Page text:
The article discusses the evolutionary development of horror and fear in animals and humans, including in regard to cognition and physiological aspects of the brain. An overview of the social aspects of emotions, including the role that emotions play in interpersonal relations and the role that empathy plays in humans' ethics, is provided. An overview of the psychological aspects of monsters, including humans' simultaneous repulsion and interest in horror films that depict monsters, is also provided.
Philosophers and scientists have historically conceptualized race according to two main metaphors; internal differentiation (theological, philosophical and genetic), and external differentiation (environmental). This paper examines these metaphors and theories in Descartes, Kant, Hegel, and also Darwin and the subsequent racial theories of recent history. The paper argues that the externalist metaphor has a more liberal and potentially egalitarian tradition.
Epistemic category violations and hybrids arouse cognitive attention, and form sticky cultural memes that help social in-group bonding. This article discusses the cognitive science around monster hybrids and adds the important missing ingredient of affective/emotional systems.
Hailed as "a feast" (Washington Post) and "a modern-day bestiary" (The New Yorker), Stephen Asma's On Monsters is a wide-ranging cultural and conceptual history of monsters--how they have evolved over time, what functions they have served for us, and what shapes they are likely to take in the future. Beginning at the time of Alexander the Great, the monsters come fast and furious--Behemoth and Leviathan, Gog and Magog, Satan and his demons, Grendel and Frankenstein, circus freaks and headless children, (...) right up to the serial killers and terrorists of today and the post-human cyborgs of tomorrow. Monsters embody our deepest anxieties and vulnerabilities, Asma argues, but they also symbolize the mysterious and incoherent territory beyond the safe enclosures of rational thought. Exploring sources as diverse as philosophical treatises, scientific notebooks, and novels, Asma unravels traditional monster stories for the clues they offer about the inner logic of an era's fears and fascinations. In doing so, he illuminates the many ways monsters have become repositories for those human qualities that must be repudiated, externalized, and defeated. (shrink)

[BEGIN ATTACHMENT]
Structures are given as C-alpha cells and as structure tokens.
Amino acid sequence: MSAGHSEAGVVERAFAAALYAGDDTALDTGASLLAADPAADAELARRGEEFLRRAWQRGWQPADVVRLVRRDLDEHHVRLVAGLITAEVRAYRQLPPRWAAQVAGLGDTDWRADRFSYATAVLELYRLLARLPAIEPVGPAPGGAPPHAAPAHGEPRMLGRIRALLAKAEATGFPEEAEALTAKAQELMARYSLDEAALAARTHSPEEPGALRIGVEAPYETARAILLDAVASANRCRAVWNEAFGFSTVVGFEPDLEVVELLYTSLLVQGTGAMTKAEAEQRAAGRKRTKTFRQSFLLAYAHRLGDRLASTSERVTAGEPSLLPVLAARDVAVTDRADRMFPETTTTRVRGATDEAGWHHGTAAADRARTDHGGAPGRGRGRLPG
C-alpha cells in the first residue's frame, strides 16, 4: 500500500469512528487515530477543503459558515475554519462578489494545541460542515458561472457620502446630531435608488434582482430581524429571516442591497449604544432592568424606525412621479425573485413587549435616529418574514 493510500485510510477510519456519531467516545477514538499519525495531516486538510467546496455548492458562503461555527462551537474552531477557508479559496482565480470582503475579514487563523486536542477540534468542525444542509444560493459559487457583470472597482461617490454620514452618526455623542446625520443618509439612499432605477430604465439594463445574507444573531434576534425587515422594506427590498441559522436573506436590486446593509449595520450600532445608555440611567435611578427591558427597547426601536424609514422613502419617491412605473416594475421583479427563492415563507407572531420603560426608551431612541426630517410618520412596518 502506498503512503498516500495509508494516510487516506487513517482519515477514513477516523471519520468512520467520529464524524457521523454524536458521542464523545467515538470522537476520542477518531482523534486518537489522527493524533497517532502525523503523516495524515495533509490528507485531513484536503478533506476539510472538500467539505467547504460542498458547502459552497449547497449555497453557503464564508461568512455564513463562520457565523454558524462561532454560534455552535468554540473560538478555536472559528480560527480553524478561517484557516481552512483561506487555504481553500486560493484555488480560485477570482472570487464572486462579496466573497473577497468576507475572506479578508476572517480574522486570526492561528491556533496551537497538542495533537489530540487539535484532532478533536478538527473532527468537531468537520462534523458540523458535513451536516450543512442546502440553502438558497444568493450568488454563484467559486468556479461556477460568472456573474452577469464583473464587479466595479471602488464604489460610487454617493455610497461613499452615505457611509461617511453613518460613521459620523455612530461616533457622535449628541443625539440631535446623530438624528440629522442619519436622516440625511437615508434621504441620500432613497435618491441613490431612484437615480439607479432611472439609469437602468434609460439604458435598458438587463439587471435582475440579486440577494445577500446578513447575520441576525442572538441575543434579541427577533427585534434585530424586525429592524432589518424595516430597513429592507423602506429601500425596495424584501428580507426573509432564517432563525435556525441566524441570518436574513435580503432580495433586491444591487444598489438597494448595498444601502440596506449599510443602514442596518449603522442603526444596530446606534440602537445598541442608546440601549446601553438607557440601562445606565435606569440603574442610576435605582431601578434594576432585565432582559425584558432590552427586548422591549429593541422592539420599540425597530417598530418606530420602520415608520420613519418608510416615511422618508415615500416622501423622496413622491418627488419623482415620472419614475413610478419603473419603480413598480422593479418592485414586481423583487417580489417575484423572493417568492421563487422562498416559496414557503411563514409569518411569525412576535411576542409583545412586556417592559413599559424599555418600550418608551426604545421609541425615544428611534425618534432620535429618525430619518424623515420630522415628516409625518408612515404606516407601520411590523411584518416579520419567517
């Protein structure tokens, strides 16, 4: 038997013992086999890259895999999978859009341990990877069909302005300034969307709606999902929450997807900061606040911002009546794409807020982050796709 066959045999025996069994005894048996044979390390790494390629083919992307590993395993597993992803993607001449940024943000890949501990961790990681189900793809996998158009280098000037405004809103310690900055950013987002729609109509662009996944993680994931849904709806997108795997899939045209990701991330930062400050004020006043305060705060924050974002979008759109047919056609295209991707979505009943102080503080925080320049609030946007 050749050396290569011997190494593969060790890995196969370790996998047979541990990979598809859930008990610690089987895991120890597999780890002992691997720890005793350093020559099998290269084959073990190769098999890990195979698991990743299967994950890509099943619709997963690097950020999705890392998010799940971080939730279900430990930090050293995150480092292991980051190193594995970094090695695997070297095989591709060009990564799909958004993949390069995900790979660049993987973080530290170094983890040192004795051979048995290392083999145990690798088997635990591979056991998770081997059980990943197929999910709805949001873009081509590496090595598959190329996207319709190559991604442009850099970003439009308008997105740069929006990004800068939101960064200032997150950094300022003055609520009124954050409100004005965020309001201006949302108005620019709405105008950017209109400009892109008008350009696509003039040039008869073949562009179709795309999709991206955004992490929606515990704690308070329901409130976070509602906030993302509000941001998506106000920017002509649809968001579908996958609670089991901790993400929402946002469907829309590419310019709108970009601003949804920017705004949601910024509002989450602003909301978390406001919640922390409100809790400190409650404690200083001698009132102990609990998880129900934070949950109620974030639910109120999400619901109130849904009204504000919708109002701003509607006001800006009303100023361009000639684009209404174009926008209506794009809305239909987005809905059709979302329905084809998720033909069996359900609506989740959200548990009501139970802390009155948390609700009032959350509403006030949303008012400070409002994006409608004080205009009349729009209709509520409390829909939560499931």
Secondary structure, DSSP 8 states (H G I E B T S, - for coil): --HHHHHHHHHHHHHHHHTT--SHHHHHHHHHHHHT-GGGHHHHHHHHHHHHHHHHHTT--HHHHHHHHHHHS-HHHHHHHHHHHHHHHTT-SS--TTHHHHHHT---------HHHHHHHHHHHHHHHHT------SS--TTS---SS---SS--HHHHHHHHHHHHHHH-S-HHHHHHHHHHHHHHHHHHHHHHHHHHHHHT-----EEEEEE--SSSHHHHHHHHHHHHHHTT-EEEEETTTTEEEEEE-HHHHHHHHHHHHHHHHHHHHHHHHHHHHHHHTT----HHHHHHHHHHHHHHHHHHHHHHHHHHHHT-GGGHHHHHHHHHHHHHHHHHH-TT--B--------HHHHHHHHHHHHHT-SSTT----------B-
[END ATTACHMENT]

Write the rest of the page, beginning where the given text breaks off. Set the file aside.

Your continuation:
Imagination, like other higher cognition, is often thought to arise after the evolution of language. Stephen Asma argues instead that imagination is much older and forms a kind of early cognition --harvesting sensory, motor and affective impressions, and generating novel generate-and-test information.